The Highland House Transformed

The Highland House Transformed

One of the particular pleasures of a visit to Ullapool is that it has two excellent bookshops. For me, it is impossible to visit either without buying something interesting and unusual. Both shops have an excellent collection of books about the Highlands which go beyond the normal tourist summaries and standard histories. They are the worth the trip.

On my last trip I bought The Highland House Transformed, by Daniel Maudlin. It would be stretching a point to say that this was an important book, but it is certainly interesting and nice piece of scholarship about a subject which I imagine has not been studied before.

The focus is the transformation of Highland dwelling in the late eighteenth and early nineteenth century. As agricultural improvement came to the fore the new tenant farmers built farmhouses for themselves and cottages for their labourers, and a number of large landowners built planned villages, such as Grantown-on-Spey, Archiestown and Pulteneytown. All of these dwellings – as many dwellings are – were both places to live and statements about the occupants. They expressed their education and civilisation by adherence to classical ideals about about architecture whilst ensuring that the buildings properly reflected their status in the social hierarchy.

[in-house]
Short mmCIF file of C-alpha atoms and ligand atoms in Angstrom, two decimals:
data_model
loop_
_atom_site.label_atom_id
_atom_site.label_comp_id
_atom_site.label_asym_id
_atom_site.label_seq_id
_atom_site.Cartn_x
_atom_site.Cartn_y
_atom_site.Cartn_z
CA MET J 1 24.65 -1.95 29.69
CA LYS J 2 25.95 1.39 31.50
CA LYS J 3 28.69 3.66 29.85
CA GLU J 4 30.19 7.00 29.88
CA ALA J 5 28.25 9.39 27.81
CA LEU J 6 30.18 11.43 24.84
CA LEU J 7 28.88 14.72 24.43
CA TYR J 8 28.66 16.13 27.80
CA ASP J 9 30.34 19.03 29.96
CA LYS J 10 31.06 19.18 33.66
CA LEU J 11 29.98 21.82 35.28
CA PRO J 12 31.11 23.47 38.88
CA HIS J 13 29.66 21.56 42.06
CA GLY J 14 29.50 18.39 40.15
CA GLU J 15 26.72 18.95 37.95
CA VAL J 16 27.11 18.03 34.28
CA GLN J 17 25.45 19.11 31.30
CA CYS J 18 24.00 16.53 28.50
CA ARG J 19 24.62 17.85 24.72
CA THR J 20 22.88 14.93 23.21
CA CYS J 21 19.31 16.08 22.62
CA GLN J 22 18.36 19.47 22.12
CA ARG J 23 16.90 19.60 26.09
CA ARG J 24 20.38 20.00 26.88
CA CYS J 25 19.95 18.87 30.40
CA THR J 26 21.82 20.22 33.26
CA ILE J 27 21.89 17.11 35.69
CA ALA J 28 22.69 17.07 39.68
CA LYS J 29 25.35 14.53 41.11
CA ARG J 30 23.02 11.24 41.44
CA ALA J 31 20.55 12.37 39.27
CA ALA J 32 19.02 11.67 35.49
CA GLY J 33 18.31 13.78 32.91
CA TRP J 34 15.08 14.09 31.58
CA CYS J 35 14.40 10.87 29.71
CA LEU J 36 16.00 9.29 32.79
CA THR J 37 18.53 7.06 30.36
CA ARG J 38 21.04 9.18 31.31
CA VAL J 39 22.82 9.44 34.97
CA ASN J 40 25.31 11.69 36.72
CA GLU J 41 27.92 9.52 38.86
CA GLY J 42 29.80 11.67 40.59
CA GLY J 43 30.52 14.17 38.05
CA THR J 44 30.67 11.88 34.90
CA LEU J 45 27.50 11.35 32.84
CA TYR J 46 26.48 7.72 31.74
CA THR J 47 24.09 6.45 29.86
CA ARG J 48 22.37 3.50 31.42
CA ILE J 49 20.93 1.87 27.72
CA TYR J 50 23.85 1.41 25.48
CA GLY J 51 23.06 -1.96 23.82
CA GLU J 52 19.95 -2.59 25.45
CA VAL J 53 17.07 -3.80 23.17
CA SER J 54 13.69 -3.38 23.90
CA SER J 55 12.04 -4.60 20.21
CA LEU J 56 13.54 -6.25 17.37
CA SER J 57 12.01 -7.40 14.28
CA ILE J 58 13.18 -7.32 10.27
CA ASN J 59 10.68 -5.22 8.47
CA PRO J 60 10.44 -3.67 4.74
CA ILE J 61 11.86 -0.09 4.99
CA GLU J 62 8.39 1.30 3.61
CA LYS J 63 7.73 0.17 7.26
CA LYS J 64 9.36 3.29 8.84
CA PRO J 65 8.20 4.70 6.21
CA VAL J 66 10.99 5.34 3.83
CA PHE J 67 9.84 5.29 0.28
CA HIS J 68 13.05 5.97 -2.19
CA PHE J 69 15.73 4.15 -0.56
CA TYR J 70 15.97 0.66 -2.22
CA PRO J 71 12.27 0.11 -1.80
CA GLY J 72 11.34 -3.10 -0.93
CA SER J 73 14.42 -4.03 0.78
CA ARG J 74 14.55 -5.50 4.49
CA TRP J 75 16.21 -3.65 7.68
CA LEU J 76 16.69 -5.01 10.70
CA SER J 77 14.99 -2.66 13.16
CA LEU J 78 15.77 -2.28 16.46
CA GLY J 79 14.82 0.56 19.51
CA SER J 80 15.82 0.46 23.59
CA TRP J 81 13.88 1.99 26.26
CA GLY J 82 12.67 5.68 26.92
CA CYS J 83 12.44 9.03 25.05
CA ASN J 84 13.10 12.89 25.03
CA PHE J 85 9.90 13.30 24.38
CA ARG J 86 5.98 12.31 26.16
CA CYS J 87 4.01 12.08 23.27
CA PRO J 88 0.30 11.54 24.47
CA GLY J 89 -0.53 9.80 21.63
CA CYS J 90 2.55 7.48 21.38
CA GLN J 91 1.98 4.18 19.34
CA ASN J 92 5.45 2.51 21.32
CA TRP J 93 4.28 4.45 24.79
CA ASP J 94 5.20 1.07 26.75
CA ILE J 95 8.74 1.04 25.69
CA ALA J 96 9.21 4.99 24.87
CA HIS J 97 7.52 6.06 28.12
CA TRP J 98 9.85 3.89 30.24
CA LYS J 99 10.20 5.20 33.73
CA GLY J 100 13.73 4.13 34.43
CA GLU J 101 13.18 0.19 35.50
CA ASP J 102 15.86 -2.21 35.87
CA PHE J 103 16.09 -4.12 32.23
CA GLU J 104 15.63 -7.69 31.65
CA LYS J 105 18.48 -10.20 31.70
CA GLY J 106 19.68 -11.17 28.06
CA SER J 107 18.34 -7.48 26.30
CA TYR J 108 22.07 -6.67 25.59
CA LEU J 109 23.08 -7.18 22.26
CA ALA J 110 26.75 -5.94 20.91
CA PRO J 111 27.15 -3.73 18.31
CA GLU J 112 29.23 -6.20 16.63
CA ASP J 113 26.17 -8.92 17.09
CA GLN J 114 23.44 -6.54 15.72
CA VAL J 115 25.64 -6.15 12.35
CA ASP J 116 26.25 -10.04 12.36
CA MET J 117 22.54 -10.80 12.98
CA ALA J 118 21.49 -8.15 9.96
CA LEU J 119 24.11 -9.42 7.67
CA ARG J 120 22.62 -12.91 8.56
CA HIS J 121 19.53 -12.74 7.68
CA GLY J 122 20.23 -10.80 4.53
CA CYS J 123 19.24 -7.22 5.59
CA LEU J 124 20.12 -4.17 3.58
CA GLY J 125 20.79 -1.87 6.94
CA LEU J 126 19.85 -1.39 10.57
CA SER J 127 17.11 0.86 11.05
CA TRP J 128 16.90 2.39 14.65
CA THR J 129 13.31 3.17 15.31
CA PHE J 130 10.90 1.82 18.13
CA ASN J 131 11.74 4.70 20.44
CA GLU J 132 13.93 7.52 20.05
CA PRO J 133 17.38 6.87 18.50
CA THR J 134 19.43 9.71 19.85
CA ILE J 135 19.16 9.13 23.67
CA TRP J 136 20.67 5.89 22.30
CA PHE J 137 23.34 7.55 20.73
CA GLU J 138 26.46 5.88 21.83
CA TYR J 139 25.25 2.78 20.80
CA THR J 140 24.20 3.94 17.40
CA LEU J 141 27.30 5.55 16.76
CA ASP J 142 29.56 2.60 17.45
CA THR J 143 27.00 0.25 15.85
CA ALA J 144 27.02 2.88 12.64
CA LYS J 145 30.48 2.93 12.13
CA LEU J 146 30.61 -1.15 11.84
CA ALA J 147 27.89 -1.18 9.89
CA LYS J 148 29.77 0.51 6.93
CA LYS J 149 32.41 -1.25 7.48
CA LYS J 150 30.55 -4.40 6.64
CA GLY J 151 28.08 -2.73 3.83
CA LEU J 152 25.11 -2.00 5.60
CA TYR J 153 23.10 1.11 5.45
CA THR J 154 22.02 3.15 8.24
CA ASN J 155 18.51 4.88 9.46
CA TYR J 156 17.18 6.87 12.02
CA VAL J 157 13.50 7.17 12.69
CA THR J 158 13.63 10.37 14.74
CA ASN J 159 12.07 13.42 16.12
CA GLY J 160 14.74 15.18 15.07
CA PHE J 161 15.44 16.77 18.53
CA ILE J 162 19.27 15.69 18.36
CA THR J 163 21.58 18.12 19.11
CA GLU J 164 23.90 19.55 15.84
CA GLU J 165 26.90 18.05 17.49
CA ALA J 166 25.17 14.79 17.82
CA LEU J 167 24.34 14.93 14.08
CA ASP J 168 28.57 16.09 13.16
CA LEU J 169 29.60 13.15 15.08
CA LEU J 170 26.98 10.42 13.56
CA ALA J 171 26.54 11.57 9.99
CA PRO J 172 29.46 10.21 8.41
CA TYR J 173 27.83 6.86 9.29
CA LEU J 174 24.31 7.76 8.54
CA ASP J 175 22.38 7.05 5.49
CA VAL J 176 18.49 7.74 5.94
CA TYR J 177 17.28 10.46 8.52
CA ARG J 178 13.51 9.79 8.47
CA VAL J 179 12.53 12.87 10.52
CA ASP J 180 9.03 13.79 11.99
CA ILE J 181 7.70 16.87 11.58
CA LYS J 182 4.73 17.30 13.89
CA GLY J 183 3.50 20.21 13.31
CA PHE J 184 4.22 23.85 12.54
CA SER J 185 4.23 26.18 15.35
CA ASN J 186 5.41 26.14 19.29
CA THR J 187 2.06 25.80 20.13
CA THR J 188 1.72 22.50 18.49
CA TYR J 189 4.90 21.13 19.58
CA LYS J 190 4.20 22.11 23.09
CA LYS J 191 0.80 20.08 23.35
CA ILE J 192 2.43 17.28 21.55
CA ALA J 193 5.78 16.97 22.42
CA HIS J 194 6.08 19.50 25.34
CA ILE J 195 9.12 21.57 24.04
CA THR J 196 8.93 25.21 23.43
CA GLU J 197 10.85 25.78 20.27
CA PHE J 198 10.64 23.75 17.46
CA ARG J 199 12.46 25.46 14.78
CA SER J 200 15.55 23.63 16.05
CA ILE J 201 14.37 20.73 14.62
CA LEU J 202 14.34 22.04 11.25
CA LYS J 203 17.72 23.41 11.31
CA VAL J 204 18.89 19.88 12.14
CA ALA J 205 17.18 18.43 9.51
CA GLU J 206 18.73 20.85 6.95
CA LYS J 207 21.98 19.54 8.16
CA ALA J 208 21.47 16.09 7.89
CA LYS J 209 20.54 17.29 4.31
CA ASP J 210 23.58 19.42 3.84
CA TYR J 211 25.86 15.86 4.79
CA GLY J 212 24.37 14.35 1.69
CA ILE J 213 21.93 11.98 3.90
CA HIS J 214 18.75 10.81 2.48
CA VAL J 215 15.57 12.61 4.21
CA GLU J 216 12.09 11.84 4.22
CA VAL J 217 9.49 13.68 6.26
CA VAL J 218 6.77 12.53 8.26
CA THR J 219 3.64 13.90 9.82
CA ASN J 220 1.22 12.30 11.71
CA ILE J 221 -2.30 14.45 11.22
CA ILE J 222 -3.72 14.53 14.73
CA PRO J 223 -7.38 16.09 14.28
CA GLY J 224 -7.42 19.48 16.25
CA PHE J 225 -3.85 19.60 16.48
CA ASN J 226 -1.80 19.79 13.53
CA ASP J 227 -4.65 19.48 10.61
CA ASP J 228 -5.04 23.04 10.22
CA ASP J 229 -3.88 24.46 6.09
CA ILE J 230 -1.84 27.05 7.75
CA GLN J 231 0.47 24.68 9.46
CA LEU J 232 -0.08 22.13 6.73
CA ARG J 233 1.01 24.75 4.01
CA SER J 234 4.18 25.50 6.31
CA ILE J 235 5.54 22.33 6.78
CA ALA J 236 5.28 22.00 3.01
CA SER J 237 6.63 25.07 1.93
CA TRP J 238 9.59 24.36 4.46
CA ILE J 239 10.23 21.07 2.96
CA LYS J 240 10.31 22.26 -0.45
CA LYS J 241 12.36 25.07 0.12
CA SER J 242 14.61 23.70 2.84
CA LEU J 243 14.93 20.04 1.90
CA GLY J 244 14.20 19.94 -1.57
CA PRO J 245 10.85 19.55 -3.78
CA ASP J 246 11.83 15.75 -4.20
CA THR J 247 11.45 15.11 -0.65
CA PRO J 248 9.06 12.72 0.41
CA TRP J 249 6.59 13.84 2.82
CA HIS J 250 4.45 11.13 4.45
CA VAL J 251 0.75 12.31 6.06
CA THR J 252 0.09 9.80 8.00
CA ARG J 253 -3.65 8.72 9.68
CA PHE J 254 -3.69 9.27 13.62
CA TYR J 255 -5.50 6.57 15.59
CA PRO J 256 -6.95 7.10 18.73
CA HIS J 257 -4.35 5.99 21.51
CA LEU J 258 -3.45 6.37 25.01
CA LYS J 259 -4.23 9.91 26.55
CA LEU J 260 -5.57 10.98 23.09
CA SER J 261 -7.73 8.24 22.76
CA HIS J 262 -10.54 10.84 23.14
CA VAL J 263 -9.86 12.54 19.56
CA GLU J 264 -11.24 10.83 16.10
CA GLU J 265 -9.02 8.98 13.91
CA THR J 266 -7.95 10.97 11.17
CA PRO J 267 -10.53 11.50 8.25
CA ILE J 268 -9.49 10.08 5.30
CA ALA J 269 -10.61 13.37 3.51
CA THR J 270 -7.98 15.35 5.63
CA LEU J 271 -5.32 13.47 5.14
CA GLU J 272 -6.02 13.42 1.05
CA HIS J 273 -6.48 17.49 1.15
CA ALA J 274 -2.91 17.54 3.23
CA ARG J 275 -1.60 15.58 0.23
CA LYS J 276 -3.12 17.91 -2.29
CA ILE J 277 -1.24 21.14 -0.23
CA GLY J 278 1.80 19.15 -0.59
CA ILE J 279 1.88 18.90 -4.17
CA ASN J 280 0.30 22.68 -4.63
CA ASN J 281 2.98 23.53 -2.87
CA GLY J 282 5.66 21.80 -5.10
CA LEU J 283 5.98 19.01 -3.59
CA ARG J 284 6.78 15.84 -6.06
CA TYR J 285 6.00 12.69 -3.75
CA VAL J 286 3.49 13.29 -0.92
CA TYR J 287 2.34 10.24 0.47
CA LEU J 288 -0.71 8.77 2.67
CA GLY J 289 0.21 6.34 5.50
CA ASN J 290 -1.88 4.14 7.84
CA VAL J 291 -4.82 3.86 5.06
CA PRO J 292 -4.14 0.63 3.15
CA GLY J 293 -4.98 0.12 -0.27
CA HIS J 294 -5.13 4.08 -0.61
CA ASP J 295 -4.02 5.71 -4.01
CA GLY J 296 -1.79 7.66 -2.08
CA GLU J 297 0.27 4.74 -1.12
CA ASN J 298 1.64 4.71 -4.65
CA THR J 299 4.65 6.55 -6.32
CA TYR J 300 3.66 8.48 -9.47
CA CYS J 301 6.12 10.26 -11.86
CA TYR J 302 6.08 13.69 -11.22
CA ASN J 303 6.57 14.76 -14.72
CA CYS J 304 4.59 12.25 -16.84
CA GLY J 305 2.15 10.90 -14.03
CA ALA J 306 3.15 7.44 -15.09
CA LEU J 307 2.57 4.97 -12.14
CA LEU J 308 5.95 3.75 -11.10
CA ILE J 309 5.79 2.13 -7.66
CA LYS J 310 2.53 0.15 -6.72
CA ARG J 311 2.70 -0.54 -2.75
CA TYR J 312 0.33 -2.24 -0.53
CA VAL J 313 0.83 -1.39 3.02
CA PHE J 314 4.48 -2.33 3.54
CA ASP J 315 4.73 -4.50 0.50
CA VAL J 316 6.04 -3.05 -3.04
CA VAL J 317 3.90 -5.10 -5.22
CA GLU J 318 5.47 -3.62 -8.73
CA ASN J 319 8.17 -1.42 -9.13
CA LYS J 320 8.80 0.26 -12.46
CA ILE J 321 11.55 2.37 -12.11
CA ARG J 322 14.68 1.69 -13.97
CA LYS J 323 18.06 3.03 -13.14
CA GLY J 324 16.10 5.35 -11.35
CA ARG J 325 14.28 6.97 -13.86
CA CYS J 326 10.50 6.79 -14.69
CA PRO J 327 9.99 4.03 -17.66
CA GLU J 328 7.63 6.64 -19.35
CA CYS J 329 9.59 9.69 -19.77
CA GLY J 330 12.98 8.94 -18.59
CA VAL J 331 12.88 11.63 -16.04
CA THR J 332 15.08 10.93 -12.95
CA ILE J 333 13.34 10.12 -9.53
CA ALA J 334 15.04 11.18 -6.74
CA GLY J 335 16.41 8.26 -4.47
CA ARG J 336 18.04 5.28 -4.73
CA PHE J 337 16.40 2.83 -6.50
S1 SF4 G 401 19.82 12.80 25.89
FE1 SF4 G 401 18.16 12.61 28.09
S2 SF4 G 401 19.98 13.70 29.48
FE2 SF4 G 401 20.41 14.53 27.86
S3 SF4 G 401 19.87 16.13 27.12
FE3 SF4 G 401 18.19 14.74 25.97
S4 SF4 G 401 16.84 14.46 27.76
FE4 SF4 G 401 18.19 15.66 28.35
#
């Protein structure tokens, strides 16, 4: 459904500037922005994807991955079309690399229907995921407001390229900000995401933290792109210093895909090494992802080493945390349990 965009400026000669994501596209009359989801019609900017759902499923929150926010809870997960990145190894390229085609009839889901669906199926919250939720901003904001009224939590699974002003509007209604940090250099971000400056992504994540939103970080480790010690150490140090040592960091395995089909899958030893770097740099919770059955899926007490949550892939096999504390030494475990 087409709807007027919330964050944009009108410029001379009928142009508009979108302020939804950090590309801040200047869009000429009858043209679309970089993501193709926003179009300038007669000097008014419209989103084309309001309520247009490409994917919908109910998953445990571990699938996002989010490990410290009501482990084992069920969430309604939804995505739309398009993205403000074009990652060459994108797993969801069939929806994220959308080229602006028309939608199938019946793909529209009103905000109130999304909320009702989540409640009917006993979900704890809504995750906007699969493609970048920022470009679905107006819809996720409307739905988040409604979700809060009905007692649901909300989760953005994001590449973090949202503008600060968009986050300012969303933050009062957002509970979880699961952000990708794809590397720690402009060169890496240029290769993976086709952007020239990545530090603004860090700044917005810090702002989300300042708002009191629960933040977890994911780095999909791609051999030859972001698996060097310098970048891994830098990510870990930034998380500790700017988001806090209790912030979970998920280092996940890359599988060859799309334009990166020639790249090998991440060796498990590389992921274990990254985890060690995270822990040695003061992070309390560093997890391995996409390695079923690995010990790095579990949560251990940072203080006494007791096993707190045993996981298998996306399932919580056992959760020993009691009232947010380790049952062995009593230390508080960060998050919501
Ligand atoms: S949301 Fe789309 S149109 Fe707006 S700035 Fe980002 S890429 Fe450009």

The result was a large number  of simple, austere farmhouses, balanced and symmetrical but without the adornment which would have been above the station of the occupiers. These buildings are now the standard from of eighteenth and nineteenth century highland dwelling, and as Maudlin shows, spawned a style which was replicated wherever there was large scale highland emigration. Replica buildings, albeit in different materials, are common, for example, in Nova Scotia.

This is an interesting book which I would recommend to anyone with an interest in architecture and the highlands.

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